In Lyndon Township, Michigan, organizers took the reins out of the own need for better Internet access. This community isn’t far from Ann Arbor, where the University of Michigan drives the economy. Even though they are so close to an academic center, Lyndon Township’s rural character put off incumbents. Ben Fineman volunteers as the president of the Michigan Broadband Cooperative, Marc Keezer is the Lyndon Township Supervisor, and Gary Munce who is also a board member of the Michigan Broadband Cooperative spoke with Christopher about their education campaign which eventually led to a ballot initiative that passed 2 to 1. The campaign received significant support from the Cooperative, which is a regional grassroots group. Listen to the conversation in episode 272 of the Community Broadband Bits podcast.
Keeping Your Group Motivated
Once you’ve formed your group, you’ll need to stay diligent, possibly for an extended period of time. In Episode 153 of the Community Broadband Bits podcast, a group from Upgrade Seattle, who’s been working on better connectivity and reducing the digital divide for several years now, offer advice on how to stay on track. Sabrina Roach, Devin Glaser, and Karen Toering discuss their strategy, reactions, and what motivates them. More Seattle stories here.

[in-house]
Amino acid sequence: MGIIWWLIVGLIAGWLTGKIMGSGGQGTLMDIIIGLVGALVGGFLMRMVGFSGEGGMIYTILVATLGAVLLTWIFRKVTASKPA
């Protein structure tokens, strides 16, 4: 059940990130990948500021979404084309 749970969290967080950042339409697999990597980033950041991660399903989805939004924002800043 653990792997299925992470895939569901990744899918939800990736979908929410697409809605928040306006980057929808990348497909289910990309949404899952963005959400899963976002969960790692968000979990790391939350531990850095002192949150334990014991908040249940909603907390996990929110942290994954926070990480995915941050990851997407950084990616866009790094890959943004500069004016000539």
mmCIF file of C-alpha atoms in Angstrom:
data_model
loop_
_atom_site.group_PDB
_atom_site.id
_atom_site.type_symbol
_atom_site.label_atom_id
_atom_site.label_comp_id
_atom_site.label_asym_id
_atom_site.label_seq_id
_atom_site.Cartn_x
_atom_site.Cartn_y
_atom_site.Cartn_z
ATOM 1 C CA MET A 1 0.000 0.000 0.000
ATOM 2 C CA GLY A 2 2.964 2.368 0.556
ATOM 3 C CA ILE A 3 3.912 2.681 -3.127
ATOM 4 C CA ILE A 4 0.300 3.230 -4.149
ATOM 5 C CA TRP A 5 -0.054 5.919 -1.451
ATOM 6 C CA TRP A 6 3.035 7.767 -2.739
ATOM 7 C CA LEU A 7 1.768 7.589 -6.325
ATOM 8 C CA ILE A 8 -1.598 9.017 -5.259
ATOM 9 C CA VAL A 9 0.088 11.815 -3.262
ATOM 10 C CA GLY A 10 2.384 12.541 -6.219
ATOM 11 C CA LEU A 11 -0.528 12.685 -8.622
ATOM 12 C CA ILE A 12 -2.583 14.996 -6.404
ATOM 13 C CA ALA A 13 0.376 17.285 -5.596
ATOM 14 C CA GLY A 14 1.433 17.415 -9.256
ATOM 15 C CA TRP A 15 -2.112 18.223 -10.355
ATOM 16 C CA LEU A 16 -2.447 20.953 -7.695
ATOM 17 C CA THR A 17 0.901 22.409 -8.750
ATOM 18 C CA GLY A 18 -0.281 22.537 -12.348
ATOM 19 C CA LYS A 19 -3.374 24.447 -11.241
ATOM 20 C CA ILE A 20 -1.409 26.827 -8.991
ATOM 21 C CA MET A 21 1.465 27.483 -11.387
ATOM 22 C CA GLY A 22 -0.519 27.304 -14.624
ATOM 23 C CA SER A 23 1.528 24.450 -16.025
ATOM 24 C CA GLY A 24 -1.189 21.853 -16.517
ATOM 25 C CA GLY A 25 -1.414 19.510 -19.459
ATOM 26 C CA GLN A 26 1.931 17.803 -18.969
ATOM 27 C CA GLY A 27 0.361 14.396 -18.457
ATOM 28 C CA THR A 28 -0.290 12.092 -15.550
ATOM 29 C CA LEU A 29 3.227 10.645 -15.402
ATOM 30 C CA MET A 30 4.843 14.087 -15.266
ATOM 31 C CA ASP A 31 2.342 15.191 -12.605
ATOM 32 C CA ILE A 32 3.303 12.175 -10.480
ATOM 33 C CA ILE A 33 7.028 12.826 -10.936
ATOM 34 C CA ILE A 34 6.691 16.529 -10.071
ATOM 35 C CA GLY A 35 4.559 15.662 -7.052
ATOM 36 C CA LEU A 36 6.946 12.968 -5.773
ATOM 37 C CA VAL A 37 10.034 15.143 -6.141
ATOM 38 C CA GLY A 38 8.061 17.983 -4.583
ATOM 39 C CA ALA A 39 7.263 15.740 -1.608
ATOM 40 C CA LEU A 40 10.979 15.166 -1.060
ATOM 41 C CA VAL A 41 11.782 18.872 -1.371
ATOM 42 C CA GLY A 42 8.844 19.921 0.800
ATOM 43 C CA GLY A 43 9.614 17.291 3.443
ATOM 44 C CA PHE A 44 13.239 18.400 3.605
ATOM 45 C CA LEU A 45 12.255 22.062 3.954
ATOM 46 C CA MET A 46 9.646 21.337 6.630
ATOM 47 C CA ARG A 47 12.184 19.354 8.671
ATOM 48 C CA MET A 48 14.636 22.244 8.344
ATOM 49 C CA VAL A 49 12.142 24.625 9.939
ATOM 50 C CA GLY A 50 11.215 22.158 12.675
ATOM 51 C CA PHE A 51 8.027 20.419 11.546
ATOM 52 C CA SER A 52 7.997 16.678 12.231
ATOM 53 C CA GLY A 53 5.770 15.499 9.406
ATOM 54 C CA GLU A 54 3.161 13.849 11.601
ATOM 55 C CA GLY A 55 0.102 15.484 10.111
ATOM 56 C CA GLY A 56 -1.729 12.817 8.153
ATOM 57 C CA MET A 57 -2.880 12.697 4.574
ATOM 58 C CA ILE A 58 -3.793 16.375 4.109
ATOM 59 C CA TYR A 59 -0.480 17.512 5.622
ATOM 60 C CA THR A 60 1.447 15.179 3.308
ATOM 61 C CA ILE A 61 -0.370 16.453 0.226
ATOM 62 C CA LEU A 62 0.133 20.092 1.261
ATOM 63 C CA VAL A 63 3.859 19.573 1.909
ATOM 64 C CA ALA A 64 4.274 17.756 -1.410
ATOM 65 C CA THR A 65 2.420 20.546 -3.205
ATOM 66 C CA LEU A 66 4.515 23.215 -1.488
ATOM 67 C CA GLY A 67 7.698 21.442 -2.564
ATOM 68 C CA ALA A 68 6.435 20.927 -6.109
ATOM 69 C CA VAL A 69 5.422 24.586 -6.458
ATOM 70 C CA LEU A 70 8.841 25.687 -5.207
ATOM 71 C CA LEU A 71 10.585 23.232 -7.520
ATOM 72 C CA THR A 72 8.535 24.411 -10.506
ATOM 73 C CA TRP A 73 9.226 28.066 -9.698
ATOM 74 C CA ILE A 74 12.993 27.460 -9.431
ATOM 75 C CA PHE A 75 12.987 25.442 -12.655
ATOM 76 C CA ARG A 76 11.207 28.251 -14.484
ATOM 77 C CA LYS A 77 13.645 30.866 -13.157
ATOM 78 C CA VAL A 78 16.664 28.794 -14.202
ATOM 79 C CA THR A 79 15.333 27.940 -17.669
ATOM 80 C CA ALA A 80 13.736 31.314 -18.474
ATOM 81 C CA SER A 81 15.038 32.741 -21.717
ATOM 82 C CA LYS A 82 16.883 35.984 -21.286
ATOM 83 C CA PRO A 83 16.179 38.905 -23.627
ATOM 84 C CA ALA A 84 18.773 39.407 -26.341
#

David And Goliath
In Fort Collins, Colorado, Comcast feared competition from a municipal network that might emerge if the city changed its charter to allow Internet network infrastructure investment. Comcast invested $451,000 into efforts to buy the results they wanted but lost anyway. Glen Akins and Colin Garfield, who headed up a local grassroots group to pass the initiative, joined Christopher for episode 282 of the Community Broadband Bits podcast to describe the referendum and how they managed to beat the giant ISP with just a fraction of the resources.
For another David vs. Goliath broadband story, one must consider Lafayette, Louisiana. John St. Julien was one of the primary movers and shakers in the local movement that started their municipal network. They recently reported take rates of around 45 percent, which reveals how the network is revered in the community. Without successful grassroots organizing, LUSFiber would not have happened. John visited with Christopher in 2012 about the network and the grassroots movement in in episode 19 of the Community Broadband Bits.